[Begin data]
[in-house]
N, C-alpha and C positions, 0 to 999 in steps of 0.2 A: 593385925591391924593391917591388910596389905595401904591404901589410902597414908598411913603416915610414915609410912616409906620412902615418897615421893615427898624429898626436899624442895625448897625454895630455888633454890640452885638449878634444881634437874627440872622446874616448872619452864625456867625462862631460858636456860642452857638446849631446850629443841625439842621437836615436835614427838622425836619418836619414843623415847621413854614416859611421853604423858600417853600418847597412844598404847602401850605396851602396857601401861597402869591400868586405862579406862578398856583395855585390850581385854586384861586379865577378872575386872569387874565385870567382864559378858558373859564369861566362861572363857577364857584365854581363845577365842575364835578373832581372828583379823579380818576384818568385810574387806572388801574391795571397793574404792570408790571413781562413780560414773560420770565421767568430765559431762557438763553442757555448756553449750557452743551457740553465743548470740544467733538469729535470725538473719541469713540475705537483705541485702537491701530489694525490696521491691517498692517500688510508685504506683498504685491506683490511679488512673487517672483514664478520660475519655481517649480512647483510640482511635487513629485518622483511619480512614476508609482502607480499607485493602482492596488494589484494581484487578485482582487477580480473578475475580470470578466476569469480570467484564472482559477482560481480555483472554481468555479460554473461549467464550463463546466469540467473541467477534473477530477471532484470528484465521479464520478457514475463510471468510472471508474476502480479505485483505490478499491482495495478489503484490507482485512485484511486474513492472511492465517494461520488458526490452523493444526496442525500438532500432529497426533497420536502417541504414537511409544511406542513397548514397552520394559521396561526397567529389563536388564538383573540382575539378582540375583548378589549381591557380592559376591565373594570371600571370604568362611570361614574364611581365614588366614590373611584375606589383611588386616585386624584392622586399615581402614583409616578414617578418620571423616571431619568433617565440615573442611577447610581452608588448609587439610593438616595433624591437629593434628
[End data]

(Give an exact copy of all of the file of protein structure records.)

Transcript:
[in-house]
N, C-alpha and C positions, 0 to 999 in steps of 0.2 A: 593385925591391924593391917591388910596389905595401904591404901589410902597414908598411913603416915610414915609410912616409906620412902615418897615421893615427898624429898626436899624442895625448897625454895630455888633454890640452885638449878634444881634437874627440872622446874616448872619452864625456867625462862631460858636456860642452857638446849631446850629443841625439842621437836615436835614427838622425836619418836619414843623415847621413854614416859611421853604423858600417853600418847597412844598404847602401850605396851602396857601401861597402869591400868586405862579406862578398856583395855585390850581385854586384861586379865577378872575386872569387874565385870567382864559378858558373859564369861566362861572363857577364857584365854581363845577365842575364835578373832581372828583379823579380818576384818568385810574387806572388801574391795571397793574404792570408790571413781562413780560414773560420770565421767568430765559431762557438763553442757555448756553449750557452743551457740553465743548470740544467733538469729535470725538473719541469713540475705537483705541485702537491701530489694525490696521491691517498692517500688510508685504506683498504685491506683490511679488512673487517672483514664478520660475519655481517649480512647483510640482511635487513629485518622483511619480512614476508609482502607480499607485493602482492596488494589484494581484487578485482582487477580480473578475475580470470578466476569469480570467484564472482559477482560481480555483472554481468555479460554473461549467464550463463546466469540467473541467477534473477530477471532484470528484465521479464520478457514475463510471468510472471508474476502480479505485483505490478499491482495495478489503484490507482485512485484511486474513492472511492465517494461520488458526490452523493444526496442525500438532500432529497426533497420536502417541504414537511409544511406542513397548514397552520394559521396561526397567529389563536388564538383573540382575539378582540375583548378589549381591557380592559376591565373594570371600571370604568362611570361614574364611581365614588366614590373611584375606589383611588386616585386624584392622586399615581402614583409616578414617578418620571423616571431619568433617565440615573442611577447610581452608588448609587439610593438616595433624591437629593434628